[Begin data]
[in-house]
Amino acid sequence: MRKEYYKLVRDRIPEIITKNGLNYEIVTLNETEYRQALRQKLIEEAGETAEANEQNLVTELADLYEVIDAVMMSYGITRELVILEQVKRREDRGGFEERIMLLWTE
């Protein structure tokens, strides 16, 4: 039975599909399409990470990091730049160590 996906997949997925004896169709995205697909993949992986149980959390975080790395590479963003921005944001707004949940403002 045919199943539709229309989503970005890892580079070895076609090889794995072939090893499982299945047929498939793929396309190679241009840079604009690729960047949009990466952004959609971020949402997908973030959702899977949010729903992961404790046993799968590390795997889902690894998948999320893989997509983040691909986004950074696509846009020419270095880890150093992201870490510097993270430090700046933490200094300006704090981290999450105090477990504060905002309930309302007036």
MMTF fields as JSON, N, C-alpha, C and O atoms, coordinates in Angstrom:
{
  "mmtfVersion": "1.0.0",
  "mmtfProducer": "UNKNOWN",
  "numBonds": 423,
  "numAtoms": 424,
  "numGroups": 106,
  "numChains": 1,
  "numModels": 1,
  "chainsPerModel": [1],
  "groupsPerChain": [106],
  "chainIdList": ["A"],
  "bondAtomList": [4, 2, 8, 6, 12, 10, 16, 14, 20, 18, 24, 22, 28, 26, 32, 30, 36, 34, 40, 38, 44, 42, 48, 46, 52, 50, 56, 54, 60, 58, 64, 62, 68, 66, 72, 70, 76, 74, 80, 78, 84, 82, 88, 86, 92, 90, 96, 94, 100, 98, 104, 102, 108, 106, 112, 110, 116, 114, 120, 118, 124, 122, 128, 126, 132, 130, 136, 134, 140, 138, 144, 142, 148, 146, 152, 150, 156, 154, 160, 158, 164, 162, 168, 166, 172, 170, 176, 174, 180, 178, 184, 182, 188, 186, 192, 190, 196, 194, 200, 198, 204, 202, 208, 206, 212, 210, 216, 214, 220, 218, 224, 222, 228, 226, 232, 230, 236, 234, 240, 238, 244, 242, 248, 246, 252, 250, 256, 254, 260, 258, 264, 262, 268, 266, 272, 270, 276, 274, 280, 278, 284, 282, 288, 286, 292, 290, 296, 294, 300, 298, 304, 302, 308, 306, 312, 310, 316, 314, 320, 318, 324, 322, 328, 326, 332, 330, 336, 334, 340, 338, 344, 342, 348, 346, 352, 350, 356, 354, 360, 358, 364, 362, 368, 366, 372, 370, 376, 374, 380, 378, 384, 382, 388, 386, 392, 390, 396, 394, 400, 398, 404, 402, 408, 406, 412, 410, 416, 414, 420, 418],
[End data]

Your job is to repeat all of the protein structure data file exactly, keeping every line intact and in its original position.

[in-house]
Amino acid sequence: MRKEYYKLVRDRIPEIITKNGLNYEIVTLNETEYRQALRQKLIEEAGETAEANEQNLVTELADLYEVIDAVMMSYGITRELVILEQVKRREDRGGFEERIMLLWTE
């Protein structure tokens, strides 16, 4: 039975599909399409990470990091730049160590 996906997949997925004896169709995205697909993949992986149980959390975080790395590479963003921005944001707004949940403002 045919199943539709229309989503970005890892580079070895076609090889794995072939090893499982299945047929498939793929396309190679241009840079604009690729960047949009990466952004959609971020949402997908973030959702899977949010729903992961404790046993799968590390795997889902690894998948999320893989997509983040691909986004950074696509846009020419270095880890150093992201870490510097993270430090700046933490200094300006704090981290999450105090477990504060905002309930309302007036």
MMTF fields as JSON, N, C-alpha, C and O atoms, coordinates in Angstrom:
{
  "mmtfVersion": "1.0.0",
  "mmtfProducer": "UNKNOWN",
  "numBonds": 423,
  "numAtoms": 424,
  "numGroups": 106,
  "numChains": 1,
  "numModels": 1,
  "chainsPerModel": [1],
  "groupsPerChain": [106],
  "chainIdList": ["A"],
  "bondAtomList": [4, 2, 8, 6, 12, 10, 16, 14, 20, 18, 24, 22, 28, 26, 32, 30, 36, 34, 40, 38, 44, 42, 48, 46, 52, 50, 56, 54, 60, 58, 64, 62, 68, 66, 72, 70, 76, 74, 80, 78, 84, 82, 88, 86, 92, 90, 96, 94, 100, 98, 104, 102, 108, 106, 112, 110, 116, 114, 120, 118, 124, 122, 128, 126, 132, 130, 136, 134, 140, 138, 144, 142, 148, 146, 152, 150, 156, 154, 160, 158, 164, 162, 168, 166, 172, 170, 176, 174, 180, 178, 184, 182, 188, 186, 192, 190, 196, 194, 200, 198, 204, 202, 208, 206, 212, 210, 216, 214, 220, 218, 224, 222, 228, 226, 232, 230, 236, 234, 240, 238, 244, 242, 248, 246, 252, 250, 256, 254, 260, 258, 264, 262, 268, 266, 272, 270, 276, 274, 280, 278, 284, 282, 288, 286, 292, 290, 296, 294, 300, 298, 304, 302, 308, 306, 312, 310, 316, 314, 320, 318, 324, 322, 328, 326, 332, 330, 336, 334, 340, 338, 344, 342, 348, 346, 352, 350, 356, 354, 360, 358, 364, 362, 368, 366, 372, 370, 376, 374, 380, 378, 384, 382, 388, 386, 392, 390, 396, 394, 400, 398, 404, 402, 408, 406, 412, 410, 416, 414, 420, 418],